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The Early Years of the BWU
Thursday, 30 August 2018 10:43

The contribution of the Barbados Workers’ Union (B.W.U) to the development of modern Barbados is matchless and the convening of the B.W.U.’s 77th Annual Delegates’ Conference, provides the opportunity for all workers in Barbados to reflect on the bold, inspired and sacrificial efforts of the men who built the Union and successfully charted its path over the past seven decades; and to pay tribute to their legacy.

Sadly, while much has been written on the B.W.U.’s first president general, (Rt. Excellent Sir) Grantley Herbert Adams and its first general secretary, (Rt. Excellent Sir) Hugh Worrell Springer on the weight of their national, regional and international roles, little has been recorded about the early members of the executive councils of the Union and or the foot soldiers. While we commend the “generals” for their imaginative and bold leadership, “armies” are also made up of those who are second in command as well as the foot soldiers; we therefore take this opportunity to salute all of the Labour pioneers for their sacrificial and meritorious work in building this great organisation, and by extension, Barbados.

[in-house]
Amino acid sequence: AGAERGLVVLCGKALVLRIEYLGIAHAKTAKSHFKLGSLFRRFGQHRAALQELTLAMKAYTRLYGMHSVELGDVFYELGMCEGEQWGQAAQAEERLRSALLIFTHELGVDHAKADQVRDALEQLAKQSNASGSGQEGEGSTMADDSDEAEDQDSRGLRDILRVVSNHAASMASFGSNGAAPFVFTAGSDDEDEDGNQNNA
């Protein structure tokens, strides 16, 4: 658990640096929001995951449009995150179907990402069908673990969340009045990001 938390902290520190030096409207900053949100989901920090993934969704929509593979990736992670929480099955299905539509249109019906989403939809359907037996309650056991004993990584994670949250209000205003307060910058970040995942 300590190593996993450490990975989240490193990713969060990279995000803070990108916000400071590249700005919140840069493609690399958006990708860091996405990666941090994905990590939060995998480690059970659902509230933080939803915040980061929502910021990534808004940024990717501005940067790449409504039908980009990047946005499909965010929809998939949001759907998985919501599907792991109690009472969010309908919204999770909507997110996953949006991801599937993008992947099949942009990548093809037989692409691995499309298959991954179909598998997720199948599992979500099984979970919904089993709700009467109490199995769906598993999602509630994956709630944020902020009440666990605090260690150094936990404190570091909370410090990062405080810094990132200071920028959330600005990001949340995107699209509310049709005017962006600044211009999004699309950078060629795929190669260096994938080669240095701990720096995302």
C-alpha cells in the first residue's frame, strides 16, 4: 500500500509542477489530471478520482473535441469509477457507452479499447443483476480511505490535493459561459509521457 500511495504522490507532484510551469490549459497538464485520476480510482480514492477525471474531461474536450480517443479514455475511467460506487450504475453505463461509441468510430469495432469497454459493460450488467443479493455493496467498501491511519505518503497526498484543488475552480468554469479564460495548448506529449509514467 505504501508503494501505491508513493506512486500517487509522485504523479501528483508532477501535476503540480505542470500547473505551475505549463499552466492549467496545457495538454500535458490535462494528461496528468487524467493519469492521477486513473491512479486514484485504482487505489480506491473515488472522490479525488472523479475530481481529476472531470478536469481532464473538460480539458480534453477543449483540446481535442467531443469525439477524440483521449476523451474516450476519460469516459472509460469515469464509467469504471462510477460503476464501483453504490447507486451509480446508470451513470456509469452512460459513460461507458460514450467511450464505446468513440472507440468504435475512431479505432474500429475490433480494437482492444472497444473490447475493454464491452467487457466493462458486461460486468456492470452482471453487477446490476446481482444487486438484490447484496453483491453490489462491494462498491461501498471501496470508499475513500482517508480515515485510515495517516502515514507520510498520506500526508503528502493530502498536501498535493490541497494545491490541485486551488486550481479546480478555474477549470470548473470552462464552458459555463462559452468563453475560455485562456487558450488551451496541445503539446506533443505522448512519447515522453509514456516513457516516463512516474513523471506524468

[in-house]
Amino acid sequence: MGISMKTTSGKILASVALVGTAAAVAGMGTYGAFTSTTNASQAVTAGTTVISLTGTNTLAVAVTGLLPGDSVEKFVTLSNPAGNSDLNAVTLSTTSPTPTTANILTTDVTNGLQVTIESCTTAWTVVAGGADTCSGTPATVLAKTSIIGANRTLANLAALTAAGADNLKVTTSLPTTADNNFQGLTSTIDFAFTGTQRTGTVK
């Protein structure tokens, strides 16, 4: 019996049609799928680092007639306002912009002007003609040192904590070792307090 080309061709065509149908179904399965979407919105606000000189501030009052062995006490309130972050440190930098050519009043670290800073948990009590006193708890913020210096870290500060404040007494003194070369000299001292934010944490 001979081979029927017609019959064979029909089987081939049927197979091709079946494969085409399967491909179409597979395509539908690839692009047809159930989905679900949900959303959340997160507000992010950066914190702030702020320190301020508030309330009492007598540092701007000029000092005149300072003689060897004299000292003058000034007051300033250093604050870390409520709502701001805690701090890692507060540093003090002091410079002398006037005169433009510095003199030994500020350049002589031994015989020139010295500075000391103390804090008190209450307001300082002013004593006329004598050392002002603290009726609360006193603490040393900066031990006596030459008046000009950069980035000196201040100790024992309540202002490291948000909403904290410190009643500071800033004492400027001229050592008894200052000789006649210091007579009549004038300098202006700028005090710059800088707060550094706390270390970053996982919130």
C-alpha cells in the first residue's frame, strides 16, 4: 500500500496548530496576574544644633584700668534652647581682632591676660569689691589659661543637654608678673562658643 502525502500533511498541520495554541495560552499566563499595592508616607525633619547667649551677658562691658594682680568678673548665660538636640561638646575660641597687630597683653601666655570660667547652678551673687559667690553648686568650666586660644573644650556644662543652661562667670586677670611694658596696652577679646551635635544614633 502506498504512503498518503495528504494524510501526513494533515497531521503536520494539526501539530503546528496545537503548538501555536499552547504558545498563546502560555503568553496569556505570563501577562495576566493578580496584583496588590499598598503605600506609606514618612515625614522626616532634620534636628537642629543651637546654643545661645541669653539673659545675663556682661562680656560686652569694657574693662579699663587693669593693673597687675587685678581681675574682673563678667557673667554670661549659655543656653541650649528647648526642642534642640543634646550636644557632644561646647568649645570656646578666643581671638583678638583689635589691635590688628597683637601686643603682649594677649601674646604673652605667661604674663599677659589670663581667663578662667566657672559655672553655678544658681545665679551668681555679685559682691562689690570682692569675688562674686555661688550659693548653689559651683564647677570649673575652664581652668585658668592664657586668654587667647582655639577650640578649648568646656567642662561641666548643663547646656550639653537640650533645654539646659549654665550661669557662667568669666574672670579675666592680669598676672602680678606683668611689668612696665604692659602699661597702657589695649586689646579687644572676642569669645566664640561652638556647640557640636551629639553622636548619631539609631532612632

While we acknowledge the efforts of the founding fathers in creating the B.W.U. as being far-sighted, it is difficult, almost eighty years after its genesis, to accurately state if the Union’s leaders were confident that their baby would have matured and have become a major influence in the life of this country, given the hardened and unyielding approach by the Oligarchs towards social, economic and political reform. And while the leaders of the B.W.U. may have been able, at that time, to rely on the support of the trade union movement and the progressive bodies in Britain, the Barbados of 1939 - when the Barbados Progressive League, itself, a nascent body, began to organise urban workers - was under the control of the merchants/planter class, who was stubbornly unwilling to cede political power to the sons and daughters of the working class. But grow the Union did, under the leadership of its determined founders, now National Heroes, Rt. Excellent Sir Grantley Herbert Adams, Rt. Excellent Sir Hugh Worrell Springer, who held the reins of president general and general secretary, respectively, and Treasurer, Hilton Augustus Coulston.